FORMER SUBWAY ALUMNI LEADER REFLECTS ON HIS "NOTRE DAME ODYSSEY"


Herb Juliano
(1922-1998)

In Herb's Archive this month, the story of the mystery of Knute Rockne's briefcase.

Noted sports artist Ted Watts captures the warmth and friendliness of Rockne in this painting commissioned for a Notre Dame game program.

Noted sports artist Ted Watts captures the warmth and friendliness of Rockne in this painting commissioned for a Notre Dame game program.

 

From Notre Dame Odyssey:

Big happening tonight. I was invited to join Father Joyce, "Moose" Krause, Dan Devine and members of the Class of '29 at a reunion banquet in the Center for Continuing Education. I sat at the head table next to Father Joyce who, when he addressed the gathering, surprised everyone by producing a briefcase which once belonged to Knute Rockne and was full of private papers, some in Rockne's own handwriting. He read from one of the papers in Rockne's own hand, "33 Points on How to Be a Successful Student-Athlete." When he finished describing the briefcase and its contents, he made the remark: "Herb Juliano would like to get his hands on this, but he'll have to wait awhile."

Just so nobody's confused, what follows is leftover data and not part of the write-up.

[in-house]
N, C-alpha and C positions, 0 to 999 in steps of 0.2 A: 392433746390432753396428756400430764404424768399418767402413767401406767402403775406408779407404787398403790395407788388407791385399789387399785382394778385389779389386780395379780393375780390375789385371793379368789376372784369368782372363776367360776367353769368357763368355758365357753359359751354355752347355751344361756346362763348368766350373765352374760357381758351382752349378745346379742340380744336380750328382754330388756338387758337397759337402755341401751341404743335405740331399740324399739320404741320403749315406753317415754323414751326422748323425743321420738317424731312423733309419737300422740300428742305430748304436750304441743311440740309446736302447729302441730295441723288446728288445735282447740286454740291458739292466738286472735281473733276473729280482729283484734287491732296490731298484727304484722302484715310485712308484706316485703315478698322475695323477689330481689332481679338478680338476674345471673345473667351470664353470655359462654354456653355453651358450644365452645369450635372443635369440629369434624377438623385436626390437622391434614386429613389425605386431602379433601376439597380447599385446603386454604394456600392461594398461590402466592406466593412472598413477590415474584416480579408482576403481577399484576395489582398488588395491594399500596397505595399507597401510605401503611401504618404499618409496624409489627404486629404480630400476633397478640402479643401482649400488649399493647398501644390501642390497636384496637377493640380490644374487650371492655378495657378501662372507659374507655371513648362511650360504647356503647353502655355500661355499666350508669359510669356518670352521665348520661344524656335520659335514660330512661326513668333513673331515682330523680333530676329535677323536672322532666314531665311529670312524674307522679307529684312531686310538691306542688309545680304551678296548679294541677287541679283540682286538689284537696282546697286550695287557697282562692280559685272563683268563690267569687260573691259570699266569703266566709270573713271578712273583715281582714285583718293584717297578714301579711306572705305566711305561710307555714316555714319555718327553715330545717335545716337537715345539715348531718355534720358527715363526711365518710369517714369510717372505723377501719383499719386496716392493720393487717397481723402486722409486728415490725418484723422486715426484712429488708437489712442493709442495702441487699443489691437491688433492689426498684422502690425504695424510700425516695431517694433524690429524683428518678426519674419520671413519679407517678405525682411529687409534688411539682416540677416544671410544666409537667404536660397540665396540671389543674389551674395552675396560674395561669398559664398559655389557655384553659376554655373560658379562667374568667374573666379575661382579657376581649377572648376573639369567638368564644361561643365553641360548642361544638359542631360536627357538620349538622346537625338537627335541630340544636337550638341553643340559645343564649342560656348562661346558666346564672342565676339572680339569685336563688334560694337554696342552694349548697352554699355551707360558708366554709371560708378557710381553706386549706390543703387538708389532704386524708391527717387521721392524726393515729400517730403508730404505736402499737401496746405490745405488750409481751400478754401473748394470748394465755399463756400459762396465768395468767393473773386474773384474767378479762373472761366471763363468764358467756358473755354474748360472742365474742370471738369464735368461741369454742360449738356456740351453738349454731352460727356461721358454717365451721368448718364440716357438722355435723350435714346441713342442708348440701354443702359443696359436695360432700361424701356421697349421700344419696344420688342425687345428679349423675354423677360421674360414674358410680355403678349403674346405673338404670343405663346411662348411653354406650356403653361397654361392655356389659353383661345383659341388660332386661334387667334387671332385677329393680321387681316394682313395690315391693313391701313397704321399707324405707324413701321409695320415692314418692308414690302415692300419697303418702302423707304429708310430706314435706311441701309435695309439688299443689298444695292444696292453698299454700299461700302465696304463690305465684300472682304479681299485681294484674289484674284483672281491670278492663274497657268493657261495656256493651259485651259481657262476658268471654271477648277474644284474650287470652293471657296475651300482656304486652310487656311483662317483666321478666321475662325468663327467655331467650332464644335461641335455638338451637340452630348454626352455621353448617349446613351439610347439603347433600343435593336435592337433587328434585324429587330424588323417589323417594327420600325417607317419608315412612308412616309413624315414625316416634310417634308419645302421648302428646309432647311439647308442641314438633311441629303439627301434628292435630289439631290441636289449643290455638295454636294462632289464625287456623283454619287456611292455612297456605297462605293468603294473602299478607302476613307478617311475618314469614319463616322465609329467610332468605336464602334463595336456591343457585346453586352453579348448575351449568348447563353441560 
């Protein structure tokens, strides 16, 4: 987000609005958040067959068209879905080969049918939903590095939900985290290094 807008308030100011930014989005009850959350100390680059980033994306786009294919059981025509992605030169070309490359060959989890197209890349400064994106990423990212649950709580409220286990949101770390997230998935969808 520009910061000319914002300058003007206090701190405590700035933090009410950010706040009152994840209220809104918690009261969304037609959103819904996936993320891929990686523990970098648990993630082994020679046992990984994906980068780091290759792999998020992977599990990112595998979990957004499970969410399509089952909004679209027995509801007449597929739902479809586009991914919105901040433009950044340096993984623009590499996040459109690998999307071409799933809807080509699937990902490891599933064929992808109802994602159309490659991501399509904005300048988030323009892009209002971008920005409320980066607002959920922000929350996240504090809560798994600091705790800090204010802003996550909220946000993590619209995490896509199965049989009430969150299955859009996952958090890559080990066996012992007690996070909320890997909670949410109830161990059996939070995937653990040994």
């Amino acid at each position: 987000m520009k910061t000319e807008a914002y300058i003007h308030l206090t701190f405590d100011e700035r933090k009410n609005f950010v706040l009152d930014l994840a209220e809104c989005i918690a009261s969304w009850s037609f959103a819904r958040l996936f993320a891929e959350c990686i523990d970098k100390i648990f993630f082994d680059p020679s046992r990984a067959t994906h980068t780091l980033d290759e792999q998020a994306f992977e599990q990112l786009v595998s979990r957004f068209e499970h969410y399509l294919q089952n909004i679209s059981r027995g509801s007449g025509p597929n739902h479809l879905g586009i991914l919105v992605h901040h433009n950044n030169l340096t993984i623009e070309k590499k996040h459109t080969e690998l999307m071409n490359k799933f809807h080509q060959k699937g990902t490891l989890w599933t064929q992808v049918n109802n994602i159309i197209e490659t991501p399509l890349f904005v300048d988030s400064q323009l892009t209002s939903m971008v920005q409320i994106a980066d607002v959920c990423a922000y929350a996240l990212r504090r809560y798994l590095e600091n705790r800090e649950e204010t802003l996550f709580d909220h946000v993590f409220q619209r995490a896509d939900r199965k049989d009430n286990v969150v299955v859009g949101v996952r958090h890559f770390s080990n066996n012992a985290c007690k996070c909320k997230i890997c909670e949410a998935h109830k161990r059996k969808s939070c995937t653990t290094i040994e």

(Author's Note: I waited, but never did get my hands on that briefcase. About one year later, November 1980, Mr. Gabriel Brady of Memphis, TN, requested use of the briefcase to research its contents for a planned Rockne manuscript. I relayed the request to Father Joyce and received this reply: "I am not sure how to reply to your inquiry about Mr. Gabriel M. Brady's request. I assume he has in mind doing a vignette similar to the one he did on Lou Gehrig, based on a single Rockne letter, but one which would illustrate the character of the man. I do not now have the old Rockne briefcase in my possession, but neither do I remember any significant letter from Rockne being part of the assorted papers. I should add that I hope to reclaim the briefcase and its contents within the next few months at which time I will turn it over to you for the library collection."

I left my post as curator of the library Sports and Games collection in 1982 to transfer to the Sports Information Department and still had not seen the Rockne briefcase.)

 

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